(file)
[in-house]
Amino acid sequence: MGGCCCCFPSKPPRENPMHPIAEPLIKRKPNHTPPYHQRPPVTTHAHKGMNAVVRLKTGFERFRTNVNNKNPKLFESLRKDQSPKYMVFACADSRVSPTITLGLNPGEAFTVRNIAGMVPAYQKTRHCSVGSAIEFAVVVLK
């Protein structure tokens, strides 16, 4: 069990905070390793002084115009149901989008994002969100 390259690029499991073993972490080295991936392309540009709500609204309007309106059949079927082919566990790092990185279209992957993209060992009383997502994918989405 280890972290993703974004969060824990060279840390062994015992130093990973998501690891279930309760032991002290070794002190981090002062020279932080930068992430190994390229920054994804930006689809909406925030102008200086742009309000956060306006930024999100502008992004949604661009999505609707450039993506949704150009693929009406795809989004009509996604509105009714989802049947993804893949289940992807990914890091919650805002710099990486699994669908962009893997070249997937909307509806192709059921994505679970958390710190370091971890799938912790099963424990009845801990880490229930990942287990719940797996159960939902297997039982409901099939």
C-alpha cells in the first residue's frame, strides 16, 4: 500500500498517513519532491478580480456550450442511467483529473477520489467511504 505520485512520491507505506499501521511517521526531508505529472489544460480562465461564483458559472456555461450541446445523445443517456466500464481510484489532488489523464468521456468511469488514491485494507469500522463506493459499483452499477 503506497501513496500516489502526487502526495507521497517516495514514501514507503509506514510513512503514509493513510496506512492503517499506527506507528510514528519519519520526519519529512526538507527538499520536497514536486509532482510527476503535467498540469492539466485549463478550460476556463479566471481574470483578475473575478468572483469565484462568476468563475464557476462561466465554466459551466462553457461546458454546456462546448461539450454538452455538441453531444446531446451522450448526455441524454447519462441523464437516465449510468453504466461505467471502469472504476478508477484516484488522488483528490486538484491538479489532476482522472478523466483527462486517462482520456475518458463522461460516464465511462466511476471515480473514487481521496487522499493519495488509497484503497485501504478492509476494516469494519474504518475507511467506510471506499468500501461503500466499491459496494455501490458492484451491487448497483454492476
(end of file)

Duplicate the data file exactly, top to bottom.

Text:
[in-house]
Amino acid sequence: MGGCCCCFPSKPPRENPMHPIAEPLIKRKPNHTPPYHQRPPVTTHAHKGMNAVVRLKTGFERFRTNVNNKNPKLFESLRKDQSPKYMVFACADSRVSPTITLGLNPGEAFTVRNIAGMVPAYQKTRHCSVGSAIEFAVVVLK
């Protein structure tokens, strides 16, 4: 069990905070390793002084115009149901989008994002969100 390259690029499991073993972490080295991936392309540009709500609204309007309106059949079927082919566990790092990185279209992957993209060992009383997502994918989405 280890972290993703974004969060824990060279840390062994015992130093990973998501690891279930309760032991002290070794002190981090002062020279932080930068992430190994390229920054994804930006689809909406925030102008200086742009309000956060306006930024999100502008992004949604661009999505609707450039993506949704150009693929009406795809989004009509996604509105009714989802049947993804893949289940992807990914890091919650805002710099990486699994669908962009893997070249997937909307509806192709059921994505679970958390710190370091971890799938912790099963424990009845801990880490229930990942287990719940797996159960939902297997039982409901099939």
C-alpha cells in the first residue's frame, strides 16, 4: 500500500498517513519532491478580480456550450442511467483529473477520489467511504 505520485512520491507505506499501521511517521526531508505529472489544460480562465461564483458559472456555461450541446445523445443517456466500464481510484489532488489523464468521456468511469488514491485494507469500522463506493459499483452499477 503506497501513496500516489502526487502526495507521497517516495514514501514507503509506514510513512503514509493513510496506512492503517499506527506507528510514528519519519520526519519529512526538507527538499520536497514536486509532482510527476503535467498540469492539466485549463478550460476556463479566471481574470483578475473575478468572483469565484462568476468563475464557476462561466465554466459551466462553457461546458454546456462546448461539450454538452455538441453531444446531446451522450448526455441524454447519462441523464437516465449510468453504466461505467471502469472504476478508477484516484488522488483528490486538484491538479489532476482522472478523466483527462486517462482520456475518458463522461460516464465511462466511476471515480473514487481521496487522499493519495488509497484503497485501504478492509476494516469494519474504518475507511467506510471506499468500501461503500466499491459496494455501490458492484451491487448497483454492476